Single atoms go transparent
Apr 21, 2010 2 comments
Making an opaque material transparent might seem like magic. But for well over a decade, physicists have been able to do just that in atomic gases using the phenomenon of electromagnetically induced transparency (EIT). Now, however, this seemingly magical effect has been observed in single atoms – and in "artificial" atoms consisting of a superconducting loop – for the first time.
EIT occurs in certain media that do not usually transmit light at a certain wavelength, but can be made transparent by applying a second beam of light at a slightly different wavelength. EIT has famously been used to slow down pulses of light so they are effectively "stored" in a medium – the current record being a pulse stored in an ultracold cloud of atoms for over one second. This ability to store light in this way could find application in optical communication systems or even light-based quantum computers.
EIT requires the atoms to have a specific configuration of three energy levels in which transitions between one specific pair of levels are forbidden. Now Abdufarrukh Abdumalikov and colleagues at the RIKEN Advanced Science Institute near Tokyo and the University of Loughborough in the UK have created an artificial atom with the necessary energy levels using a superconducting loop about 1 μm in diameter.
Easy as 1, 2, 3
The loop is punctuated by four Josephson junctions – thin insulating layers across which the superconducting electrons must tunnel. A magnetic field is applied to the loop, which causes a persistent current to flow. The current is quantized into discrete values – with different energies. Transitions between the energy levels are made via the absorption or emission of microwaves, which are guided to and from the artificial atom using a tiny wave guide.
The team focused on the three lowest energy levels (1, 2 and 3 in ascending order), which are arranged such that transitions between levels 1 and 3 are forbidden – but 1–2 and 2–3 are allowed. When "probe" microwaves with energy equal to the 1–2 transition are fired at the artificial atom, they cause the system to oscillate rapidly between those two levels. Known as a "Rabi oscillation", it results in most of the microwaves being reflected from the atom.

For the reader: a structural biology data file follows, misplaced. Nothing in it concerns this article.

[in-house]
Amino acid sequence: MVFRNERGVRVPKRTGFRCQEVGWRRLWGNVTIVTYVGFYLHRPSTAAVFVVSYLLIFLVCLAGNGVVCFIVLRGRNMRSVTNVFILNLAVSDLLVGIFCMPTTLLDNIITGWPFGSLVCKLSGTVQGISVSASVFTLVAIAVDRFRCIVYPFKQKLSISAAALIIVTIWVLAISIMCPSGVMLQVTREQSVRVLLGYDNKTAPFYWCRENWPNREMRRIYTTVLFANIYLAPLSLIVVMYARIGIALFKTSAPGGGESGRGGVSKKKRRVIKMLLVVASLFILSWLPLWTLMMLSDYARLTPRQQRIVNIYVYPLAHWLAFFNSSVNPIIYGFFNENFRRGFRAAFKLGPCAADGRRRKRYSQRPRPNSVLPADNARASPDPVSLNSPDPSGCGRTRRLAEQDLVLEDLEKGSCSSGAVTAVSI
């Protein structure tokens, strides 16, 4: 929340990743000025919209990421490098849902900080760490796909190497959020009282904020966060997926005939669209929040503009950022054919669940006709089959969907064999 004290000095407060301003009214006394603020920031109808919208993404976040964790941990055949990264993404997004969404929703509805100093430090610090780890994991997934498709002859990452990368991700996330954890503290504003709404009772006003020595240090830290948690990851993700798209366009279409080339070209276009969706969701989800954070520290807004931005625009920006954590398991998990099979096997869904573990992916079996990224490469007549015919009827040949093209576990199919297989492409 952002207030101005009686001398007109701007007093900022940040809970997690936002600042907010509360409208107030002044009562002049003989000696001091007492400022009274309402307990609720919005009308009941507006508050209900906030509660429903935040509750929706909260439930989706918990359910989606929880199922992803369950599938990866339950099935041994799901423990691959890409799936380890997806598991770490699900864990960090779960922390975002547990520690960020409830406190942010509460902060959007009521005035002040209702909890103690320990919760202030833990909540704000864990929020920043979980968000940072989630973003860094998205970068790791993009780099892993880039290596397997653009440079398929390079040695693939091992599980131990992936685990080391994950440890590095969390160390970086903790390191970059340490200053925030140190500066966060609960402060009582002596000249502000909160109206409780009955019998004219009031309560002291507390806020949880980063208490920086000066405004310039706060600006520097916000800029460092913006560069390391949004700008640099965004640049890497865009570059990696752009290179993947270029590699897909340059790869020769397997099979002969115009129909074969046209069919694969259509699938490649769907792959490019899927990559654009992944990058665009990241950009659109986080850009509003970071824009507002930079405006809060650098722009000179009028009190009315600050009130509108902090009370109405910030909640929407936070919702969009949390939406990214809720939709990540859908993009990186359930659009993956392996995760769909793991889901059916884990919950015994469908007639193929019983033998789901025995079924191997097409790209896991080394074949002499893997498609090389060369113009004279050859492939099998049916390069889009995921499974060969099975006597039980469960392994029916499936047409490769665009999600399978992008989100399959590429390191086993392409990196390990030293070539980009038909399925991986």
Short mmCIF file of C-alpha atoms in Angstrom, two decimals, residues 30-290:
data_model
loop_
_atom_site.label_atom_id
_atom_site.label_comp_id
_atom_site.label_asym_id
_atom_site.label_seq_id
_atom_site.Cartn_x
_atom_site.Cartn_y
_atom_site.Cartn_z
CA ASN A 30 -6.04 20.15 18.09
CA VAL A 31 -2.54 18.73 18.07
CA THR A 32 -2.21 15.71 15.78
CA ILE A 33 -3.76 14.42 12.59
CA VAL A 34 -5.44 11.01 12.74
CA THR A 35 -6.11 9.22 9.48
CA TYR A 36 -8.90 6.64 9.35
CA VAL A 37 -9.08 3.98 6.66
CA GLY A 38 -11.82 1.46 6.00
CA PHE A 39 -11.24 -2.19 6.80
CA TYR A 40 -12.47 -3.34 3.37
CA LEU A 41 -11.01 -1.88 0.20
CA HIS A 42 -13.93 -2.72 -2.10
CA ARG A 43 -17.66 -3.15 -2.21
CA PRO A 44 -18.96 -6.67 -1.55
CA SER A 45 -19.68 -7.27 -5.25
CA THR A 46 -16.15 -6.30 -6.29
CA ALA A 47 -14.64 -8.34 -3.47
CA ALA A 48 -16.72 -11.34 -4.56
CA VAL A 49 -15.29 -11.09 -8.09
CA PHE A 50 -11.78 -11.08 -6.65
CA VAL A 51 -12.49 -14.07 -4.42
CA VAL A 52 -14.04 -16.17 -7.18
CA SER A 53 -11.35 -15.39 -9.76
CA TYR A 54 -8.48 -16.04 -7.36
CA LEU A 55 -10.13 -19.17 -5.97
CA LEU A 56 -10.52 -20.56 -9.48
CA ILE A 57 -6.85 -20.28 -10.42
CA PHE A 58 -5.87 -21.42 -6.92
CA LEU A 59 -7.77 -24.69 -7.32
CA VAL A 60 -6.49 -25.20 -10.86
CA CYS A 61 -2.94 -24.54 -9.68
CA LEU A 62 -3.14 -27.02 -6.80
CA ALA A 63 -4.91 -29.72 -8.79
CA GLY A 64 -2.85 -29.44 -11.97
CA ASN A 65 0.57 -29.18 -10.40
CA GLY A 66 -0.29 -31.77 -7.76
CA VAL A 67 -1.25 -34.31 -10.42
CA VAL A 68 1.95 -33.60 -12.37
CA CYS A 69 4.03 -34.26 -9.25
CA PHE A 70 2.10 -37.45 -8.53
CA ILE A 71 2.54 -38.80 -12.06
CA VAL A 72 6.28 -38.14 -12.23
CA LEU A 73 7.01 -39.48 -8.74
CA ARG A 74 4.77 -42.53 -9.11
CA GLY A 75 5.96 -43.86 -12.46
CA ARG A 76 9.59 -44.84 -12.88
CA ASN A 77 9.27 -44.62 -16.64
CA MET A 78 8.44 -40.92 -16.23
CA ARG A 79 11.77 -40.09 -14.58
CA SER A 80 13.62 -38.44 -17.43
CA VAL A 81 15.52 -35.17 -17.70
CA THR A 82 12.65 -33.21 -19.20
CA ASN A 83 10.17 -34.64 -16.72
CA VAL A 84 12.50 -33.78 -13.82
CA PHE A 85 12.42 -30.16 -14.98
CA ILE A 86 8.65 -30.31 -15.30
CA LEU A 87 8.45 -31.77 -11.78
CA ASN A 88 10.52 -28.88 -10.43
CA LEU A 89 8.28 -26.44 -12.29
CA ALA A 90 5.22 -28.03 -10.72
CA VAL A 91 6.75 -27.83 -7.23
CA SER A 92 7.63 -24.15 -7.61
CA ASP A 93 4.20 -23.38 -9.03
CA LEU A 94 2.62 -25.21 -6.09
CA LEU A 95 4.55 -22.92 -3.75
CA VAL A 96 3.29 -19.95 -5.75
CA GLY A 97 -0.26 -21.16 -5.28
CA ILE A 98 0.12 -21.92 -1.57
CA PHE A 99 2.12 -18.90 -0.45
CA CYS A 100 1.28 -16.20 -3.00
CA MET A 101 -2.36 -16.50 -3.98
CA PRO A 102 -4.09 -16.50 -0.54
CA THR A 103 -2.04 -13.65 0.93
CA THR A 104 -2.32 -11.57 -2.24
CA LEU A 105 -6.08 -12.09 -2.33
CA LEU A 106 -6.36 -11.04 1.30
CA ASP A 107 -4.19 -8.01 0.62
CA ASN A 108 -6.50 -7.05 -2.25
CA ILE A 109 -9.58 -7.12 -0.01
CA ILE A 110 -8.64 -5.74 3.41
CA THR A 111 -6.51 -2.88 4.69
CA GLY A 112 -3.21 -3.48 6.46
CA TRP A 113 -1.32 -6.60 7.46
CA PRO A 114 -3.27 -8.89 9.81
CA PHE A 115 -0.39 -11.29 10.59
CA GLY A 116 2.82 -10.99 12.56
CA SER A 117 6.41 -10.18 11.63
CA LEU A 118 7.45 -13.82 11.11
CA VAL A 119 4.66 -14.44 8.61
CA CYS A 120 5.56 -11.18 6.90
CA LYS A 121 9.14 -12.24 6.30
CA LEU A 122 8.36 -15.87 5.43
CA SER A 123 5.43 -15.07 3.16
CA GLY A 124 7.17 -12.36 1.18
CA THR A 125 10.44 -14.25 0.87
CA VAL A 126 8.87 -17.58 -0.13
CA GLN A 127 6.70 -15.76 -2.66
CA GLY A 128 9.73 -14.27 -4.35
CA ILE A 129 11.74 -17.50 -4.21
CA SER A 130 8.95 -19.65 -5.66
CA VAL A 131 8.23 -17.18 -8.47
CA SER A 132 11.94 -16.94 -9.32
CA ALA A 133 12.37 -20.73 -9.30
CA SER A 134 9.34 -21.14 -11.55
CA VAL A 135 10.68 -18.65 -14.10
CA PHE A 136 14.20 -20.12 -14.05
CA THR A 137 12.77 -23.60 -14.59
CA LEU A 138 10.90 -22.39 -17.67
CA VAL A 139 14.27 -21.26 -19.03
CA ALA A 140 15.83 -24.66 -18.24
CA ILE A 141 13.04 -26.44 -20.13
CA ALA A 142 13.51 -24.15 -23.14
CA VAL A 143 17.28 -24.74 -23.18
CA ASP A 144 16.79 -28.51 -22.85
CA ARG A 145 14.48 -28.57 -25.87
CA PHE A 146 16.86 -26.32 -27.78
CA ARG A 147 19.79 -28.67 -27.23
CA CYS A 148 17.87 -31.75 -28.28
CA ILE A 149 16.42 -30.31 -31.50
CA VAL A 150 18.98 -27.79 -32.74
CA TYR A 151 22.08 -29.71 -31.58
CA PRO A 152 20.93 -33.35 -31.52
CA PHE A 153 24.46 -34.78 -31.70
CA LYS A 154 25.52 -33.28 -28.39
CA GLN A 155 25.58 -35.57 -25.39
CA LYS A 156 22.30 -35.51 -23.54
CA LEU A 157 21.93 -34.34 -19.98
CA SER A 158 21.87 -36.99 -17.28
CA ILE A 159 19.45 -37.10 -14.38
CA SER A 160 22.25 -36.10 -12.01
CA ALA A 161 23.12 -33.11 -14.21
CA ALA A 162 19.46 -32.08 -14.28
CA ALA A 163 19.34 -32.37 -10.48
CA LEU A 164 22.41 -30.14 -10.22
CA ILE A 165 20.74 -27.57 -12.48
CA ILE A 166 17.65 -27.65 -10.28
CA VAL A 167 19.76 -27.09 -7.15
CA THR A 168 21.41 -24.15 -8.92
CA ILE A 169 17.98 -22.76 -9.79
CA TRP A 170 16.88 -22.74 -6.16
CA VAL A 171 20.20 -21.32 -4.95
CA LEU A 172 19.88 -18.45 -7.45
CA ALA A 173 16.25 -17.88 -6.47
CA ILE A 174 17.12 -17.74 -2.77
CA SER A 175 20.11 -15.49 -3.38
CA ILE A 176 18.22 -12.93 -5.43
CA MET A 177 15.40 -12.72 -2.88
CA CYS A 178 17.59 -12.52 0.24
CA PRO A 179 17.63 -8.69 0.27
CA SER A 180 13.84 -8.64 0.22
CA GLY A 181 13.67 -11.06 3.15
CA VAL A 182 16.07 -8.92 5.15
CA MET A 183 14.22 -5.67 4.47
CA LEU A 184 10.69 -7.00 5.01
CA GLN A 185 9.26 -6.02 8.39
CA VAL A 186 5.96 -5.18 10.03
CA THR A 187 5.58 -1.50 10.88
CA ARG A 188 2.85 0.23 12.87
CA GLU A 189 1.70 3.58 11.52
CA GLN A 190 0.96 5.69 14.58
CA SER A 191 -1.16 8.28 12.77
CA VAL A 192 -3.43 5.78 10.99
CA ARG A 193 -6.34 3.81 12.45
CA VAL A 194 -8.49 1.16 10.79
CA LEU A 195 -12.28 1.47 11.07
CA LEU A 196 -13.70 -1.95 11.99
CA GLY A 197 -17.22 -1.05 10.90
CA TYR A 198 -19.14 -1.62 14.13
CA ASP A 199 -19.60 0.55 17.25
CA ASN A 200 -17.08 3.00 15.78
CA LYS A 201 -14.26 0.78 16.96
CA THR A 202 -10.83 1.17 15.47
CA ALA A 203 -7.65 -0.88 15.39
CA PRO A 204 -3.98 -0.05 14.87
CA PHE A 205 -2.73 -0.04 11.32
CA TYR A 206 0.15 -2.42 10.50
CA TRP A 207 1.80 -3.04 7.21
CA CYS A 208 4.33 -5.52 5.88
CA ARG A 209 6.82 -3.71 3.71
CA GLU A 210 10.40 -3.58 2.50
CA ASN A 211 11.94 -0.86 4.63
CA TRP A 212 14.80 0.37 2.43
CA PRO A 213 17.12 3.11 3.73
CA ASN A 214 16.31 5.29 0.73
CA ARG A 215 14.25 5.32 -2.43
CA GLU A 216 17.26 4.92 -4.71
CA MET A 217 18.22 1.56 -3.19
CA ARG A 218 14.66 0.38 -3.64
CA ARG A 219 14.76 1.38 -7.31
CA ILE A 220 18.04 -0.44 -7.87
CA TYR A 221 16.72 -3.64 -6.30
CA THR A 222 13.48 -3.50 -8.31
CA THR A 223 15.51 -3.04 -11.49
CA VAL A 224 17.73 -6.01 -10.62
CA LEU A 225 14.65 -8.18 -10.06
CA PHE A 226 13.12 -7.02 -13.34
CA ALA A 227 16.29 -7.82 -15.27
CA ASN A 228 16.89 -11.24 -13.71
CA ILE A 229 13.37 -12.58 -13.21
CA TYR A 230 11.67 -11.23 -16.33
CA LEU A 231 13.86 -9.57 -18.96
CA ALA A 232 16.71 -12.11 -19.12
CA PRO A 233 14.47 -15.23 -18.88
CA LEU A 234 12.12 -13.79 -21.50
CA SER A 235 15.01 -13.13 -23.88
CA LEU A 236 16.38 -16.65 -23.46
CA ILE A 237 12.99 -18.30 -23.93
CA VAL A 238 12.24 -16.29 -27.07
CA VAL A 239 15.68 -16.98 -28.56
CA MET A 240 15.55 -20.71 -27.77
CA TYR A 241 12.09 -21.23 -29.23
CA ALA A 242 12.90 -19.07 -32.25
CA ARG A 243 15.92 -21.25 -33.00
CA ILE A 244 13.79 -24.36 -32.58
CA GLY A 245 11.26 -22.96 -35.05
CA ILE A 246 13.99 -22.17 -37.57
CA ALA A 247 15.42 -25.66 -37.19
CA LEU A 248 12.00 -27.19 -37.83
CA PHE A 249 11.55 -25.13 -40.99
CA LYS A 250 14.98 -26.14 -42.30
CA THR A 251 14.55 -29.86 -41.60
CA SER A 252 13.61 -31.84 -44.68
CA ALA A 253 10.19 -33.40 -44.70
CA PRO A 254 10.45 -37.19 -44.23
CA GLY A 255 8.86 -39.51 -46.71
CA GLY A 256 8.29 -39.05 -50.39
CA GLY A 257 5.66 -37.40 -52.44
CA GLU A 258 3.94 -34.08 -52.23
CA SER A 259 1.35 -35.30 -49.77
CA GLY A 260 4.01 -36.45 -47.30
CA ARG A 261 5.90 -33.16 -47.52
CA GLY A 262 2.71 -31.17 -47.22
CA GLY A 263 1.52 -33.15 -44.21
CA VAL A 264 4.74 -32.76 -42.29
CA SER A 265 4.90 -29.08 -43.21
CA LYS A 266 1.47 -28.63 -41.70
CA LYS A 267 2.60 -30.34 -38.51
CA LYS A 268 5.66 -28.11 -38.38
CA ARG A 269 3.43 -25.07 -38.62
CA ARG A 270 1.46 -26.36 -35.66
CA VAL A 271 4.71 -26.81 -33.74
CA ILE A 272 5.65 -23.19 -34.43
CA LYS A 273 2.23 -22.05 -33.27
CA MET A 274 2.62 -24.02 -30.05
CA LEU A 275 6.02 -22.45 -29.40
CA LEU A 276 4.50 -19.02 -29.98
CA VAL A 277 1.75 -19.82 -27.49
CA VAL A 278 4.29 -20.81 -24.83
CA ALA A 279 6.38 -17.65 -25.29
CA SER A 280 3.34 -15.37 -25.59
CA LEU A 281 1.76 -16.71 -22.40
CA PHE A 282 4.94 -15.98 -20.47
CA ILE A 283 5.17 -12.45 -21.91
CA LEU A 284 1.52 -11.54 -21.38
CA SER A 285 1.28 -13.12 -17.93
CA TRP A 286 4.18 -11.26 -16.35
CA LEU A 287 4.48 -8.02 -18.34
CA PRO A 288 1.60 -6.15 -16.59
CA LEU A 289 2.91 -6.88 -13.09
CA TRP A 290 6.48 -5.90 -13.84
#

Towards switchable mirrors
EIT is achieved by firing a second beam of "control" microwaves with energy at the 2–3 transition at the atom. This causes a second Rabi oscillation. The two oscillations interfere destructively, causing the probe light to be transmitted.
Abdumalikov and colleagues put their device to the test by measuring the transmission of probe microwaves through the artificial atom while decreasing the intensity of the control beam. They found that the probe transmission dropped by 96% when the control beam was reduced to zero.
The team believes that the device could find use as a switchable mirror for microwaves – and if extended to operate optical wavelengths, it could find use in photonic quantum information processing systems.
'A great step forward'
Suzanne Gildert of Birmingham University described the work as "a great step forward" in the development of quantum information technology. "I am of the opinion that superconducting devices are one of the most promising (if not the only) path to scalable quantum information processors," she told physicsworld.com. "This development demonstrates a potentially new mechanism of control in quantum optics circuitry which is compatible with some existing superconducting device designs (Josephson-junction based qubits)."
Hans Mooij at Delft University of Technology added, "This is a beautiful experiment, the results are elegant and clear. I think it can be a very important development as it allows the fast control of microwave signals on the chip."
The research is reported in the preprint arXiv:1004.2306 and will be published in Physical Review Letters.
Meanwhile, Martin Mücke and colleagues at the Max Planck Institute for Quantum Optics in Garching, Germany, have observed EIT in just one atom of rubidium. The atom was isolated in a magneto-optical trap using a combination of laser light and magnetic fields. The team focused on transitions between three hyperfine atomic states, which involve the emission or absorption of light and were chosen because one transition is forbidden.
When both the probe and control light were shone on the atom, the probe light was transmitted through the trap. However, when the control beam was switched off Mücke and colleagues saw a 20% drop in transmission. The team then investigated the effects of adding additional atoms to the cavity and found eventually a huge, 60% fall in transmission when seven atoms were used.
This work is described in the preprint arXiv:1004.2442.
About the author
Hamish Johnston is editor of physicsworld.com